North Korean officials were appreciative of and inspired by Lee’s efforts, and in 1997 issued him with an astonishing request. They asked Lee if he would organise a photo exhibition in North Korea depicting the destructive impact of nuclear weapons. Lee happily obliged, and this exhibit came to fruition two years later: 77 photos were displayed in the Grand People’s Study House in central Pyongyang from 13–18 August 1999.
I found a newspaper article about this event in an archive in Seoul. When I asked Lee how he managed to pull it off, he became choked with emotion. Through tears, he said:
I went to the Hiroshima Peace Memorial Museum and asked if I could borrow some of their posters and photos. At first they were reluctant, but eventually they let them have them for a month. I was so happy.
Four reasons make plain why this issue should be part of the Trump–Kim summit and any ongoing US–DPRK talks.
First, for Trump to acknowledge North Korea’s long-ailing A-bomb victims would be the best way to set the scene for talks on denuclearisation. Consider Barack Obama’s playbook, for instance. When he made an historic visit to the Hiroshima Peace Memorial in 2016, paying homage to the nuclear victims, it did wonders for US–Japan relations. Paying tribute to the North Korean victims at the summit would serve to frame the negotiations in such a way that Pyongyang was not the only party with adverse nuclear potential at the table.
Second, the issue of North Korean A-bomb victims would be a reminder that the devastating potential of nuclear weapons is embedded in the memory of North Korea. This should factor into Trump’s strategic calculus of Kim’s intentions for his nuclear program.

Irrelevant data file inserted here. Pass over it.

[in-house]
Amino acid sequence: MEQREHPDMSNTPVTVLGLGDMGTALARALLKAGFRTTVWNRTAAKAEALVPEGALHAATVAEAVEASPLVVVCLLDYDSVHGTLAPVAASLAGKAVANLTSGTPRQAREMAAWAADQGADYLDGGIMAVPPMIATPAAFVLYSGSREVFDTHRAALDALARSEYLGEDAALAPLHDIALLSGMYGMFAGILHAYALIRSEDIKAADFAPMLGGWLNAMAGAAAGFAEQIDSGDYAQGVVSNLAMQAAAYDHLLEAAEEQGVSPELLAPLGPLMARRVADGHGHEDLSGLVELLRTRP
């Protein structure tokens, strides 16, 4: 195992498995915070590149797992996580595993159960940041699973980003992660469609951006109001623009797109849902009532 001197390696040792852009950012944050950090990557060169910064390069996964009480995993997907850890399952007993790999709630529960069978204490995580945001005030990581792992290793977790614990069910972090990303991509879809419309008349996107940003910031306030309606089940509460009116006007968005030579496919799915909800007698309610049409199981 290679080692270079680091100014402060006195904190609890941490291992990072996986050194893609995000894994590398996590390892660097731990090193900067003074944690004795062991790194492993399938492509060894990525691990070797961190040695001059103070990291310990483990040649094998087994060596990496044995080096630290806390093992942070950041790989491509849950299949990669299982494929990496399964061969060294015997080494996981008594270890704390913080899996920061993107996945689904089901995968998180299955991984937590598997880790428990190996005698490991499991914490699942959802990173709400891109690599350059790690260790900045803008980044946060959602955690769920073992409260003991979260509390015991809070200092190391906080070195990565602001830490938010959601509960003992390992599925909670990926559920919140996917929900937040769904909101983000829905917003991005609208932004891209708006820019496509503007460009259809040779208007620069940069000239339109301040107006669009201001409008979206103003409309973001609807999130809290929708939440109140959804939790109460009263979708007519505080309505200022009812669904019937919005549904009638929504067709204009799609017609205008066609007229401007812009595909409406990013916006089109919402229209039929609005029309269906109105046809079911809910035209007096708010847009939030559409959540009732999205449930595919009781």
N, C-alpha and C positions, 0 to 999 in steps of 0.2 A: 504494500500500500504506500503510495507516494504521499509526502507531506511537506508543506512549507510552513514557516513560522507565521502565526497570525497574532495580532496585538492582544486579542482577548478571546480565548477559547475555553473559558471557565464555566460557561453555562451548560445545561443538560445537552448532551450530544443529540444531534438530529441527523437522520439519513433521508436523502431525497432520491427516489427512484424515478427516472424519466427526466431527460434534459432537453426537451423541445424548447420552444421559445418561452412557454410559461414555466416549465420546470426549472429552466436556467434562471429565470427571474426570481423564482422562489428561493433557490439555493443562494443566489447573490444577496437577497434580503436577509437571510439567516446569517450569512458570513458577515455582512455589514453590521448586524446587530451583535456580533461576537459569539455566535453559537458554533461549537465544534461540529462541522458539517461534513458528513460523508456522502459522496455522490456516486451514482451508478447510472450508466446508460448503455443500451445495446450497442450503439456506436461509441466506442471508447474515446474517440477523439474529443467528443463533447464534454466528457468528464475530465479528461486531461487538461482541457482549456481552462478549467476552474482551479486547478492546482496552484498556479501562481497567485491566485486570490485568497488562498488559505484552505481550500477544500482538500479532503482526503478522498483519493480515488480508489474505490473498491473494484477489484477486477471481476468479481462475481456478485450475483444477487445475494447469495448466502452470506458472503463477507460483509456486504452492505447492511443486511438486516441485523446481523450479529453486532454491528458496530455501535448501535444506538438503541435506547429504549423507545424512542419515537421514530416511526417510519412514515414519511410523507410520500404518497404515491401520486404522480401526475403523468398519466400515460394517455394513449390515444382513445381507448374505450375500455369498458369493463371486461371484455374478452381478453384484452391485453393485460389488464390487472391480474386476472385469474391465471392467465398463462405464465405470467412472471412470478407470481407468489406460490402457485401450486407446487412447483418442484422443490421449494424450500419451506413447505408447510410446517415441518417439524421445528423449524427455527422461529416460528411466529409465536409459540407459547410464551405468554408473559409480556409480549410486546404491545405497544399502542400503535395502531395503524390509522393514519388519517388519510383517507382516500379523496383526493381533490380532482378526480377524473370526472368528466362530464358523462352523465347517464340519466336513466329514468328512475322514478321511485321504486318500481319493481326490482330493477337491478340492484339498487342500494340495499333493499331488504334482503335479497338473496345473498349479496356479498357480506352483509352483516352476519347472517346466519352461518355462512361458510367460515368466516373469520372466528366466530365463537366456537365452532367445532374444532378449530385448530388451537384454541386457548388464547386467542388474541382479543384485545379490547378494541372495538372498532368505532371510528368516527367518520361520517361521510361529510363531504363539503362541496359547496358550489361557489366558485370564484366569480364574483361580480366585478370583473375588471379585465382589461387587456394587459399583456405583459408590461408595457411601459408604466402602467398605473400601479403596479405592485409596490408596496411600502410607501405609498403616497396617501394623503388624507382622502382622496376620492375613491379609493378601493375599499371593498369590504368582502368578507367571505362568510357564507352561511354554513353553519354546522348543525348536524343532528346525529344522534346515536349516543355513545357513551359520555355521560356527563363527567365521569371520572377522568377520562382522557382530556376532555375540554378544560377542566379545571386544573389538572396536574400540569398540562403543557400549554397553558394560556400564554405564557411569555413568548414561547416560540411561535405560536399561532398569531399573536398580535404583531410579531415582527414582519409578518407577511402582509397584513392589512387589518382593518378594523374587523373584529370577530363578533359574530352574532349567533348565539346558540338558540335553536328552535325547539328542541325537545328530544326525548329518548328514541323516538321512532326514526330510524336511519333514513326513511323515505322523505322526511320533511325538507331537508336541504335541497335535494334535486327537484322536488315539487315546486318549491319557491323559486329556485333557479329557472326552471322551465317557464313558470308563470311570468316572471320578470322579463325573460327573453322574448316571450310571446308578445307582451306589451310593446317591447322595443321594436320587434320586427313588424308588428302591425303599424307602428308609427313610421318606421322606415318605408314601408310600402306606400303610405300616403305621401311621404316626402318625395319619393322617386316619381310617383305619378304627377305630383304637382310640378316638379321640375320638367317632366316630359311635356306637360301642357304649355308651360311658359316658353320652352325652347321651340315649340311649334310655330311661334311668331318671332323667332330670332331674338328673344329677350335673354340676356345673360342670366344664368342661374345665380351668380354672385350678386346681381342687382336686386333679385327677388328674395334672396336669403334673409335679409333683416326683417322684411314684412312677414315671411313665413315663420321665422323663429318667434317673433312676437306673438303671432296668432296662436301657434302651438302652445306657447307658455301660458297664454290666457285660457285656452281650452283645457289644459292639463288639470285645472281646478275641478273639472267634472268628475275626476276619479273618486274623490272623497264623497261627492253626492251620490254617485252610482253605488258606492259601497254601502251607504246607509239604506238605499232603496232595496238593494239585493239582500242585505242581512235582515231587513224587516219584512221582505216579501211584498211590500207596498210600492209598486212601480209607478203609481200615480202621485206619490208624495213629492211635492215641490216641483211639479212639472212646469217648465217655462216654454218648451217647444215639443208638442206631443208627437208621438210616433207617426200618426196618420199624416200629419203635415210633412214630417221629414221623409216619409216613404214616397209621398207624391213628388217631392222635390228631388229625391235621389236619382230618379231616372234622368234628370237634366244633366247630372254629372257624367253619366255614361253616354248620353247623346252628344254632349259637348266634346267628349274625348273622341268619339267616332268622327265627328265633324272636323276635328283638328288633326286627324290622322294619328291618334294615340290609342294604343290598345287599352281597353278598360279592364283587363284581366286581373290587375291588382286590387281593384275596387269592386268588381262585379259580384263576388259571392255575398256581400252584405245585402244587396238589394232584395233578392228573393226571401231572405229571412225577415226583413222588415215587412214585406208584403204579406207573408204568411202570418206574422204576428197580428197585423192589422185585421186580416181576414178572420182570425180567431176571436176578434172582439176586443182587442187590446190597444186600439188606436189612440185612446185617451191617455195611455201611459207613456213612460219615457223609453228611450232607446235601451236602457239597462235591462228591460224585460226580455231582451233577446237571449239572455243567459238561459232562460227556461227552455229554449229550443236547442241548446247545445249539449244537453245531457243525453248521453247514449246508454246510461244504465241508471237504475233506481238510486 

To be sure, Kim is young and did not experience first-hand the turmoil in Northeast in the aftermath of the US atomic bombings. But his grandfather did. And his own father permitted the efforts of activists from Japan to advocate on behalf of North Korean A-bomb victims – the same victims that live among Kim Jong-un’s populace today. Thus, if Trump does not manage to achieve the grand CVID bargain that he hopes for at the summit, he shouldn’t jump to the conclusion that Kim intends to use his nukes in the near future.
Third, any settlement regarding the “denuclearisation” of the Korean Peninsula should reasonably entail the establishment of a specialist treatment facility for A-bomb victims in the North. Two years ago, I visited a nursing home that offers round-the-clock treatment to the South Korean victims in Hapcheon County; the patients reported to me that they were still having tiny shards of glass surgically removed from their faces all these decades down the track.
While I don’t wish to suggest that the South Koreans are better off – in fact, they are still suffering immensely – the North Koreans have been left without any such facility. If the 1945 chapter of nuclear history has still not been settled, how can we expect to settle the current one with North Korea?
Lastly, raising the North Korean A-bomb victims issue would serve as a stark reminder at the summit that there is still only one government that has deployed nuclear weapons in conflict, and it is not Pyongyang. To the contrary, (the now) North and South Koreans were the collateral damage of that historic conflict, and many are still awaiting redress.
* This piece is based on a forthcoming journal article.